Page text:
• Currently, the town has various tourist services such as hotels, restaurants, cafes and many places to visit.
Entrance to Ollantaytambo
Entrance to Ollantaytambo

What places to visit in Ollantaytambo?

  • The archaeological site of Ollantaytambo has various buildings such as the Ñusta Bath, the Real Casa del Sol, the Monumental Home and many others.
  • However, the most popular and imposing buildings in Ollantaytambo are the Temple of the Sun and the beautiful andenería system.
  • At the top of the mountains that surround Ollantaytambo you can visit some constructions called ‘Colcas’. These structures served as warehouses for basic products such as corn or potatoes.

The Temple of the Sun in Ollantaytambo

  • To the west of the Ollantaytambo you will find a building known as ‘Aracama’. In this place is the Temple of the Sun.
  • The Temple of the Sun is a unique building in the Sacred Valley.
  • It is built on top of a pyramid of terraces that lead to the Main Square.
  • In the Temple of the Sun 6 monoliths survive that form one of the most impressive buildings of the Sacred Valley of the Incas.
  • The Temple of the Sun must have been a ceremonial place. It is also believed that they stopped construction during the Spanish invasion.
The Temple of the Sun in Ollantaytambo
The Temple of the Sun in Ollantaytambo

The platforms of Ollantaytambo

  • The agricultural terraces of Ollantaytambo are one of the best examples of agricultural engineering developed by the Incas.
  • They are 700 meters long, 58 meters wide and 15 meters deep. Everything is built in relation to the position of the sun and the natural environment.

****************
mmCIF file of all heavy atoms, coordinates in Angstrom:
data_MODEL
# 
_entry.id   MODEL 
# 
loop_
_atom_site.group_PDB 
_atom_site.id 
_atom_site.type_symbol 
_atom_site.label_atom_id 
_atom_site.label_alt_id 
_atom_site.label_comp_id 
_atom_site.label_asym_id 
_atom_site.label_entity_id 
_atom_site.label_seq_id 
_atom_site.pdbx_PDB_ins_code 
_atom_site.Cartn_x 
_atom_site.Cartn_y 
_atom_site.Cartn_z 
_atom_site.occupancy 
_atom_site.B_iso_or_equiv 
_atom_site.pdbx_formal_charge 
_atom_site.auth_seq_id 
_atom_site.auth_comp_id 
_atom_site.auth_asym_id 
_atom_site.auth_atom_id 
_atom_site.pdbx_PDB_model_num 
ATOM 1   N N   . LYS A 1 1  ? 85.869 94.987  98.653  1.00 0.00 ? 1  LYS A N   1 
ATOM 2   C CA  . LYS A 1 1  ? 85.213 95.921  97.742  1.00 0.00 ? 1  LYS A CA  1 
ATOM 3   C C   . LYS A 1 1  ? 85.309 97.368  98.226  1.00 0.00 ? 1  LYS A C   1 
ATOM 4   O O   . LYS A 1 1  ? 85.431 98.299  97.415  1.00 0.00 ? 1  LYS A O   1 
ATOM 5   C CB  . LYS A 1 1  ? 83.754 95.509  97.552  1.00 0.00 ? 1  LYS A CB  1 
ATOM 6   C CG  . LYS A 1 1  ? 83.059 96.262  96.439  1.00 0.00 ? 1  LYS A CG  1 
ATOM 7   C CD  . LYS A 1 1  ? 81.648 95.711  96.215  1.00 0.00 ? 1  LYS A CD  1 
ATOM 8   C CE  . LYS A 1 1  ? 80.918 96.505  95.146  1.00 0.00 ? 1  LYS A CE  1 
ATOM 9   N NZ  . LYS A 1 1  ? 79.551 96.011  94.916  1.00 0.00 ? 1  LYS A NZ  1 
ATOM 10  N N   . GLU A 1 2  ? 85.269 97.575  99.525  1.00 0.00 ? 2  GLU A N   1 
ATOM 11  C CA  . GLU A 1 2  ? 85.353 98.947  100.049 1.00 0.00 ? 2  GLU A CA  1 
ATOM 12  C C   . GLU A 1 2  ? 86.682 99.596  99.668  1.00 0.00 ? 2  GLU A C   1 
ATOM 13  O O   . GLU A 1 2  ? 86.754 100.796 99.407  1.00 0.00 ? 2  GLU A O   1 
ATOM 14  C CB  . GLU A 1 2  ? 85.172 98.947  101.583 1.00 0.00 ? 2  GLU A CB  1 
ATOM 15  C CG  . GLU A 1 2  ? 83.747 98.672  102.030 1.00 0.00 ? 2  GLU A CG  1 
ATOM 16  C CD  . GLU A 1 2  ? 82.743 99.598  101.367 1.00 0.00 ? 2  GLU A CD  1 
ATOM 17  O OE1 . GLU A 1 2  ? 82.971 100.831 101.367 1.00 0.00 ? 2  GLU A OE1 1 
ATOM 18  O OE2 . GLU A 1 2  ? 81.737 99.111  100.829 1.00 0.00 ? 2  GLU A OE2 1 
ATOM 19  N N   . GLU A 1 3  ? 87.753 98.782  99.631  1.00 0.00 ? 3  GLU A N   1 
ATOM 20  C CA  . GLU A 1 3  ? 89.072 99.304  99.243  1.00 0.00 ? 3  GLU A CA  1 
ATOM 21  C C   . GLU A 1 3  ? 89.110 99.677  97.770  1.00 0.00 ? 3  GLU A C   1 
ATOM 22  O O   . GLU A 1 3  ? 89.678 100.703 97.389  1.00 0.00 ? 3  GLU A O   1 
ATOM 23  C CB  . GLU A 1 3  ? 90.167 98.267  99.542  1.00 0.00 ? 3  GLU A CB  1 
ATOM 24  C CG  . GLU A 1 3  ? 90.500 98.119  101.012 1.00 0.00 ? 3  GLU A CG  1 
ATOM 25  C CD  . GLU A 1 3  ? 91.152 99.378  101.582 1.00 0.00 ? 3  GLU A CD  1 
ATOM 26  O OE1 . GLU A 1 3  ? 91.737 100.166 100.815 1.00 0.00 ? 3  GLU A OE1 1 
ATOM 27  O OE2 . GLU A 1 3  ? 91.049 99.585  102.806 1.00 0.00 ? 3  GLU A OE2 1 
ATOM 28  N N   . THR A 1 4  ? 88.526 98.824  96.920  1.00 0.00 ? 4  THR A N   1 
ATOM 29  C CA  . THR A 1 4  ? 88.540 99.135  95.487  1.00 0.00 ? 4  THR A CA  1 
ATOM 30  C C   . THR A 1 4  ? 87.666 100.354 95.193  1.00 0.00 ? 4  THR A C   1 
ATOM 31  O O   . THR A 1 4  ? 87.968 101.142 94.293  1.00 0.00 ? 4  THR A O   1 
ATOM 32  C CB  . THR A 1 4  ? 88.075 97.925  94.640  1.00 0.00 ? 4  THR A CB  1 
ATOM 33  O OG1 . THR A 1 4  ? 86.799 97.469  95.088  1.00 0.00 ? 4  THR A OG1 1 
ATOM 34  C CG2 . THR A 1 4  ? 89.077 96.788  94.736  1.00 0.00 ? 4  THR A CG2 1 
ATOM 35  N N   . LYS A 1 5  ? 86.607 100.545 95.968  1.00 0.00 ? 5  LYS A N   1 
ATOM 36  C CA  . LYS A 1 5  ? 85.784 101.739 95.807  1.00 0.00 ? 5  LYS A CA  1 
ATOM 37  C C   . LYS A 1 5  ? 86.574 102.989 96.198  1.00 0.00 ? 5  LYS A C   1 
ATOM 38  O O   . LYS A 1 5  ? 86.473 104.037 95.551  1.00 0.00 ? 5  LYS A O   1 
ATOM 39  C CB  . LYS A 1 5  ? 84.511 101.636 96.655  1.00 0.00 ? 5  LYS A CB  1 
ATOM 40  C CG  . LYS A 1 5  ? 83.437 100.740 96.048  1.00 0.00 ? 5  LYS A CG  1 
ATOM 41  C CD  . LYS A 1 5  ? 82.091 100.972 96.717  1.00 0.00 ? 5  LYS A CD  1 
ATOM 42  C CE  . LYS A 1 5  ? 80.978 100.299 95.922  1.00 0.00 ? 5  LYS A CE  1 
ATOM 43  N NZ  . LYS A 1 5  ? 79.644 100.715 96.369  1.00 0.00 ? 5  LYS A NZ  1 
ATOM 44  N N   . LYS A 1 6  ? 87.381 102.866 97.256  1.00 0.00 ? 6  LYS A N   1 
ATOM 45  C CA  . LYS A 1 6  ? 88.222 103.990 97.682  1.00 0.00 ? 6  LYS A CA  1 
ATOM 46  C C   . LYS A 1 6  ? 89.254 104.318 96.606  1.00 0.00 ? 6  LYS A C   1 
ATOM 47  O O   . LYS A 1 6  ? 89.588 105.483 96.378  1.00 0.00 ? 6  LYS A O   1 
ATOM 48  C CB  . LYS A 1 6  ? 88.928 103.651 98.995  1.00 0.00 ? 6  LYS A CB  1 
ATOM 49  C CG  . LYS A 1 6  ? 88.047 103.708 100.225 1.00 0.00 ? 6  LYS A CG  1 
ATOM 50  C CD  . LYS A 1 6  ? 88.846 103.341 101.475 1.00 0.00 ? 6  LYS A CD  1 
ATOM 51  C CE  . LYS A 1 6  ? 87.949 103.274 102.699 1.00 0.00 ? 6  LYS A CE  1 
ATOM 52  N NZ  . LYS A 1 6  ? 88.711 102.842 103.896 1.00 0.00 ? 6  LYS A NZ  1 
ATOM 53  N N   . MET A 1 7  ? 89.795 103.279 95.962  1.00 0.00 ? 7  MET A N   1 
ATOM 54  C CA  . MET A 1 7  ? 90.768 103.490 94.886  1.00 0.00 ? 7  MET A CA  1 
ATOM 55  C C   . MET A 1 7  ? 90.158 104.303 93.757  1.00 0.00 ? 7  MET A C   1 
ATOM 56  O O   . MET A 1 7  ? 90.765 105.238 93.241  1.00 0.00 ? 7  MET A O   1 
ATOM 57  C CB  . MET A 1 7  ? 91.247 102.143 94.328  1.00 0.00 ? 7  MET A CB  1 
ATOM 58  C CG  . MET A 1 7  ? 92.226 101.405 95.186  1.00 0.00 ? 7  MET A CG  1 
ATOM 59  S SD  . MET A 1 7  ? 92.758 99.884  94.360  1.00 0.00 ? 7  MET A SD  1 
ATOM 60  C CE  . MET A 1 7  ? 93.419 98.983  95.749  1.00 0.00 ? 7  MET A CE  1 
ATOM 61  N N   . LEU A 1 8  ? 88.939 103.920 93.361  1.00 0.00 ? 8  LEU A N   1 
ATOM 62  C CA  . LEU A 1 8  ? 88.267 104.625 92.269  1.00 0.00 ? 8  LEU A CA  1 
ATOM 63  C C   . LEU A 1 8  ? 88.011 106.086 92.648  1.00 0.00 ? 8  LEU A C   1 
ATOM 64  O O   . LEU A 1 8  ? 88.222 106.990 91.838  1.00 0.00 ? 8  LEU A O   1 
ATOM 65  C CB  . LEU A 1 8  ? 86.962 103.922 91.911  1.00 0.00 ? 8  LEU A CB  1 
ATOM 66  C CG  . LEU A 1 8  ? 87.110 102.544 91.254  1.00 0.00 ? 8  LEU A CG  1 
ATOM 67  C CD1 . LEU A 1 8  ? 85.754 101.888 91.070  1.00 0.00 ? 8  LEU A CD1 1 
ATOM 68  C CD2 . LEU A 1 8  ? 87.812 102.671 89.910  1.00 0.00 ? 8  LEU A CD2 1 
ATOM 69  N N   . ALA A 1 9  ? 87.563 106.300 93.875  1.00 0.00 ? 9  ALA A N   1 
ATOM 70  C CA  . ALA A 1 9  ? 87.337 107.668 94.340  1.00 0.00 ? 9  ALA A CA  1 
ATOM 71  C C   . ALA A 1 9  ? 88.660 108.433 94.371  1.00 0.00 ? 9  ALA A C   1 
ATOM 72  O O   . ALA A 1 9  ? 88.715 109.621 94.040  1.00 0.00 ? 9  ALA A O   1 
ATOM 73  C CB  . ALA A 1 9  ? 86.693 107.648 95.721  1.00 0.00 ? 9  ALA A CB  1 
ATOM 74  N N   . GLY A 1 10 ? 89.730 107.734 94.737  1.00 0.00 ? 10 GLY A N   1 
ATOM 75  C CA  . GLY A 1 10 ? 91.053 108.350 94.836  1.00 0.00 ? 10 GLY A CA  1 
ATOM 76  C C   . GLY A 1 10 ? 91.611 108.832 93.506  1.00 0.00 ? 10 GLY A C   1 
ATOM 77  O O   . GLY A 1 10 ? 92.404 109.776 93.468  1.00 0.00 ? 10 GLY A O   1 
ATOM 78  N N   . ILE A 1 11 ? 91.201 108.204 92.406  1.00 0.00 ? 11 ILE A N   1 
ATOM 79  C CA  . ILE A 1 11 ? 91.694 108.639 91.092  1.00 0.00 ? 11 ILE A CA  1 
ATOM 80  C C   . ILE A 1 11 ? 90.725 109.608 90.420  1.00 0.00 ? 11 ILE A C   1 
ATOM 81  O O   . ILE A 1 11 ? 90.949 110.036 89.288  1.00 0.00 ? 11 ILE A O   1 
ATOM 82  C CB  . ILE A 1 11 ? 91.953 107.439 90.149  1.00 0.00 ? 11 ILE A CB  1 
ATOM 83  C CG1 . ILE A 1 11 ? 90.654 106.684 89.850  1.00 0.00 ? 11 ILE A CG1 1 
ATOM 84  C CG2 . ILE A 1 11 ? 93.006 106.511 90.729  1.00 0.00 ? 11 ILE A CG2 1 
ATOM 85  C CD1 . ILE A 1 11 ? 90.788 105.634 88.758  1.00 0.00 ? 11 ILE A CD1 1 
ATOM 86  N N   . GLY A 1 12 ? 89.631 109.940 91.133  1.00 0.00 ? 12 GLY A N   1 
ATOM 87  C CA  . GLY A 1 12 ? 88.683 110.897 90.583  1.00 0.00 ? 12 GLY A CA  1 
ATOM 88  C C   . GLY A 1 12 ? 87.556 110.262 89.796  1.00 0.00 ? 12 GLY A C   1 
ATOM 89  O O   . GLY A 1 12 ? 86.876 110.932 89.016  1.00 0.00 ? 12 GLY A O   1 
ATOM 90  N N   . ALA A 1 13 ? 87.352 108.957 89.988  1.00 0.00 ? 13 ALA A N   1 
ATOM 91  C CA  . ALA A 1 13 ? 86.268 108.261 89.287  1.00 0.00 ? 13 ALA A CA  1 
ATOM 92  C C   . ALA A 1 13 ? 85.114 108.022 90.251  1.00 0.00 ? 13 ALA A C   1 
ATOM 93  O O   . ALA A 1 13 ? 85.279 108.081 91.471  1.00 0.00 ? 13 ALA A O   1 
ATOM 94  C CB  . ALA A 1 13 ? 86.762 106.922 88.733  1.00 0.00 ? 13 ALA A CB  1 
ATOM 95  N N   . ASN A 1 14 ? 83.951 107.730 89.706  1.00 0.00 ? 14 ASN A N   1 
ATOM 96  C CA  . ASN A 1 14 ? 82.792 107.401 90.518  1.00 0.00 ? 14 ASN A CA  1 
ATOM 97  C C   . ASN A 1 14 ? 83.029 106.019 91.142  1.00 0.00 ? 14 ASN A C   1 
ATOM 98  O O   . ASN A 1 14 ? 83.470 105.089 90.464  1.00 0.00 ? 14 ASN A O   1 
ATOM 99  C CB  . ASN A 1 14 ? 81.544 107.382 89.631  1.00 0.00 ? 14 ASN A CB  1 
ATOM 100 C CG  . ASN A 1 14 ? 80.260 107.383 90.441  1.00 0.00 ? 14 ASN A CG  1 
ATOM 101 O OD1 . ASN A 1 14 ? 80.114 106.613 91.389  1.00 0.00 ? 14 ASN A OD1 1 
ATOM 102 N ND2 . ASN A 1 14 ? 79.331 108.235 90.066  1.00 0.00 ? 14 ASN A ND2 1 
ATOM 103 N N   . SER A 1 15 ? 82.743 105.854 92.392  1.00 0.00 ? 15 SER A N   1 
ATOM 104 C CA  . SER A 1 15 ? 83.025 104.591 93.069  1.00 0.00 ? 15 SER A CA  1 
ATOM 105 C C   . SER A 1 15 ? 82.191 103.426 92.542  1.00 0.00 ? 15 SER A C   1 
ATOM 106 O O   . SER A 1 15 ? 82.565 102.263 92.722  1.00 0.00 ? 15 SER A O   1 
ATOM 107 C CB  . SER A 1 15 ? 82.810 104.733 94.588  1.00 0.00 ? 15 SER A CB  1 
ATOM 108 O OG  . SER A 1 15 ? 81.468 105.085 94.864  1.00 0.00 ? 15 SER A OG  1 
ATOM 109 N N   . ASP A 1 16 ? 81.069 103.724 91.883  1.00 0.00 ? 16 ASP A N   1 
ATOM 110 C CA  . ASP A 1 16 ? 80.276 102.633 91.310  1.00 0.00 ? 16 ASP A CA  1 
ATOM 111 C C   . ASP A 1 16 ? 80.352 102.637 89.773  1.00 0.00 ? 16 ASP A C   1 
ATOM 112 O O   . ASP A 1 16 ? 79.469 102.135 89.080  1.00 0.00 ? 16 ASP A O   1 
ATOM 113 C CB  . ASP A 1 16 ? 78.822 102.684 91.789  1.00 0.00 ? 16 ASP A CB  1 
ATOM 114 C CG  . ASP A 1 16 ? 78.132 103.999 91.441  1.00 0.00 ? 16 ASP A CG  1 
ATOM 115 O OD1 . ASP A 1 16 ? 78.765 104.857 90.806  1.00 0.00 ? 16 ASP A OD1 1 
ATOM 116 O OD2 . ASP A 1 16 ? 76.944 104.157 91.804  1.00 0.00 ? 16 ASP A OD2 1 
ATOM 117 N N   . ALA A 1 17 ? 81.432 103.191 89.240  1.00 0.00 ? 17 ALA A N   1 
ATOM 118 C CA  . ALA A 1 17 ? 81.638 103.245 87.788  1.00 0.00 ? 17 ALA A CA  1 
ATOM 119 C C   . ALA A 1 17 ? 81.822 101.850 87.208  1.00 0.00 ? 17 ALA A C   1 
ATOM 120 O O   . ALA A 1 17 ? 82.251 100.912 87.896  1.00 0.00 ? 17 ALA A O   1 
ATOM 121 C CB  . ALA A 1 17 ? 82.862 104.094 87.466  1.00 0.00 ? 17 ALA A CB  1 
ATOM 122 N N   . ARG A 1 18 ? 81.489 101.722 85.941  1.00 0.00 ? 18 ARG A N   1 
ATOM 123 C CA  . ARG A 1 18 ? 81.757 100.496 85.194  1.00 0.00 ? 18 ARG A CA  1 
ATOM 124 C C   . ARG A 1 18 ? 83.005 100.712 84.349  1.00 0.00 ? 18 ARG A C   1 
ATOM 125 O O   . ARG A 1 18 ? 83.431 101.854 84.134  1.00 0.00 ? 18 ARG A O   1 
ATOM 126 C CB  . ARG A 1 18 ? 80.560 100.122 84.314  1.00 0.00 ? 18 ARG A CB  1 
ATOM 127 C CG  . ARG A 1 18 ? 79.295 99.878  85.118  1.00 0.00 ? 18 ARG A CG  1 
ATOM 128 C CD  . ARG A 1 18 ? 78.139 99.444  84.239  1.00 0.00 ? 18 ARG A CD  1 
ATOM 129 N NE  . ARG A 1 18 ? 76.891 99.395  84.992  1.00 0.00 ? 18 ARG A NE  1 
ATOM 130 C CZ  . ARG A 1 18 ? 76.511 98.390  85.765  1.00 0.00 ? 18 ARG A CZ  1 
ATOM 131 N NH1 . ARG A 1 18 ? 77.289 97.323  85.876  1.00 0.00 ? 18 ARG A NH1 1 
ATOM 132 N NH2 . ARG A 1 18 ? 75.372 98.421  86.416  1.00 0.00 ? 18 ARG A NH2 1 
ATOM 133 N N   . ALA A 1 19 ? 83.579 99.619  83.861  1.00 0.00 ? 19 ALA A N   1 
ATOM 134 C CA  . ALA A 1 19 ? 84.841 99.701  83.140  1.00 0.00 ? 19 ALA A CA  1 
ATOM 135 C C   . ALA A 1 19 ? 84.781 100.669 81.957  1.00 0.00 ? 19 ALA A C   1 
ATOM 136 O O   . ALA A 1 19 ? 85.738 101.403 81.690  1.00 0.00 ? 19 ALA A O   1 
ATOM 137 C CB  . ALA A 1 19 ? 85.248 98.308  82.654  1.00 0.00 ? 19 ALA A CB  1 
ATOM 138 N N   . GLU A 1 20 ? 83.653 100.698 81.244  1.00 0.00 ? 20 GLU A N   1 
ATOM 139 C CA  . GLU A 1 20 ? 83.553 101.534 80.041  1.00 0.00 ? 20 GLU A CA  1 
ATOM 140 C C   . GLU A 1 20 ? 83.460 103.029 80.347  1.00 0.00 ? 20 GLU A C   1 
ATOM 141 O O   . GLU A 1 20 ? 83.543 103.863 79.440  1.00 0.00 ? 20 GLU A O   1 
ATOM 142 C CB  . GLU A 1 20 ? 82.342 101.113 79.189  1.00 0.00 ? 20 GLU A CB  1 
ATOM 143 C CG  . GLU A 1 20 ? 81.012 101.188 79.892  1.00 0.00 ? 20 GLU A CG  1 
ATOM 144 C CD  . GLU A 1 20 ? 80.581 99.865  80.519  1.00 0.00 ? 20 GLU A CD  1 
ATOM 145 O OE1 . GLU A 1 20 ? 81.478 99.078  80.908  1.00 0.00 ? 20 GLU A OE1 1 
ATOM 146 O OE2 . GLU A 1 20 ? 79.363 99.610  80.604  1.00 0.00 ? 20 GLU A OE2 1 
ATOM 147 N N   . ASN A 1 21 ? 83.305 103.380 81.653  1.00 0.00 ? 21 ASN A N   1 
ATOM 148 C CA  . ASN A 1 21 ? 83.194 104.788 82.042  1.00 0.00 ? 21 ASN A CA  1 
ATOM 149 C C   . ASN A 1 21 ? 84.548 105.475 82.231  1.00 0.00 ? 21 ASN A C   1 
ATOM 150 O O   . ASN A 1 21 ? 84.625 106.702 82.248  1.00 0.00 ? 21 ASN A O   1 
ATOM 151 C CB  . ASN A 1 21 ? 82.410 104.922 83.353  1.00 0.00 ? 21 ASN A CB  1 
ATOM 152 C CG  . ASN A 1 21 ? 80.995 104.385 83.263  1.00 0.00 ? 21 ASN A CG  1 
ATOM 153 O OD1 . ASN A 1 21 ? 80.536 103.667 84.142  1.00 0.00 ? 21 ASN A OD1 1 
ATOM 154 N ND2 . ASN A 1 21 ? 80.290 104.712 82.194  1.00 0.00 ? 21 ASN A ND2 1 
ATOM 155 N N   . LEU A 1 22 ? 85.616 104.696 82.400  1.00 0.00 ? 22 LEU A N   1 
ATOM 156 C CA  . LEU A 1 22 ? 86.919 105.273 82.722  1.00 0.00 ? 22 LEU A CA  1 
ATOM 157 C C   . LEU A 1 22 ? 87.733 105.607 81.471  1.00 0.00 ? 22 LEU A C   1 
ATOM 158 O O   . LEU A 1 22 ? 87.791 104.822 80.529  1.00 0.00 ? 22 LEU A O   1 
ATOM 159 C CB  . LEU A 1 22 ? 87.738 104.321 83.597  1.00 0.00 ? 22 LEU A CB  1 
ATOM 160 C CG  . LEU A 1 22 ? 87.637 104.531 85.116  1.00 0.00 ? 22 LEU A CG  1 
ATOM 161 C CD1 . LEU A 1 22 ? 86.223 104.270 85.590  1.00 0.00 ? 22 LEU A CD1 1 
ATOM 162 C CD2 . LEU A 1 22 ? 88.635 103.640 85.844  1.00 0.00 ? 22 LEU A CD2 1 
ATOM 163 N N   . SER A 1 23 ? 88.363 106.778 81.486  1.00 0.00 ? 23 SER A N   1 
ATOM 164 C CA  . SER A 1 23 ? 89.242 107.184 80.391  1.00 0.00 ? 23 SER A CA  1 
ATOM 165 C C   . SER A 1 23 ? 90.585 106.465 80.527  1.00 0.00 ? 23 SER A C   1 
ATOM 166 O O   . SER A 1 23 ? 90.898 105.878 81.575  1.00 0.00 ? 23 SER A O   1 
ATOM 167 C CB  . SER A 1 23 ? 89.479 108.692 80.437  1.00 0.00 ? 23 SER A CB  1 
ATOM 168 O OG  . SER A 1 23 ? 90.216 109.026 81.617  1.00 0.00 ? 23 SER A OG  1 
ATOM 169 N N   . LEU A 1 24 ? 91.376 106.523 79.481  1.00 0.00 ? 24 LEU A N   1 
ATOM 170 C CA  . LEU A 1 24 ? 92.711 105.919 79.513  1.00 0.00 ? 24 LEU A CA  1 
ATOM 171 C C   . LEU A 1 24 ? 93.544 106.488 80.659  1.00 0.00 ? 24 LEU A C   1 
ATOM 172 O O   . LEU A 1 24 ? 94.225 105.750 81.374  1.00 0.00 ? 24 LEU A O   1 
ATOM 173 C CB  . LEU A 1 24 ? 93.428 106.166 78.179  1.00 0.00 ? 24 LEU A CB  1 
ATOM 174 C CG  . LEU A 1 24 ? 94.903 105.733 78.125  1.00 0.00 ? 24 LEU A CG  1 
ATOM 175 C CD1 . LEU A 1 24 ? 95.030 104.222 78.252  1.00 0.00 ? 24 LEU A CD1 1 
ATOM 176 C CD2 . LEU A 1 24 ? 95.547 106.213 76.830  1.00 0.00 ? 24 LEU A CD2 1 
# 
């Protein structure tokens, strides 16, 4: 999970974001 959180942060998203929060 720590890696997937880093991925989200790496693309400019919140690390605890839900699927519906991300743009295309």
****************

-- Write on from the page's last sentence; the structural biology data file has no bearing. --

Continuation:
• The platforms create particular microclimates that allow the cultivation of different products in higher or lower areas.
Andenería in Ollantaytambo
Andenería in Ollantaytambo

What else to see in Ollantaytambo?

  • In Ollantaytambo you can also visit the abandoned quarries from which the construction material of the city was extracted.
  • From Ollantaytambo you can take walks to Pumamarka or visit the Yanacocha lagoon.
  • From Ollantaytambo the trains leave in the direction of Machu Picchu. Visit the archaeological site or the Inca people is a good option before knowing the Wonder of the World.

How to buy the ticket to visit Ollantaytambo?

  • To enter Ollantaytambo you need to buy the Cusco Tourist Ticket circuit 3. This ticket, in addition to Ollantaytambo, includes admission to the archaeological sites of Moray, Chinchero and Pisac.
  • The ticket can be purchased at the entrance gate of Ollantaytambo or at the authorized offices in the city of Cusco: Avenue El Sol 103 or Calle Garcilaso s/n.
  • The cost of the Cusco Tourist Ticket is 70 soles. The tourist has up to two days to visit all the places included in this ticket.
  • The purchase of this ticket is only in person. At the moment it cannot be purchased online.

Interesting facts about the archaeological site of Ollantaytambo

  • The town of Ollantaytambo is full of Inca constructions. In addition to its archaeological site in the surrounding mountains, you can distinguish colcas, enclosures and even an Intipunku (gate of the sun). To get to this last construction, you must walk approximately 2 hours.
  • Ollantaytambo also celebrates an Inca festival similar to the famous Inti Raymi of Cusco. This is ‘Ollantay Raymi’, a staging based on the historic drama of Ollantay. The main stage of this festivity is the archaeological site of Ollantaytambo. That day, at the end of June, the staging takes place with hundreds of visitors.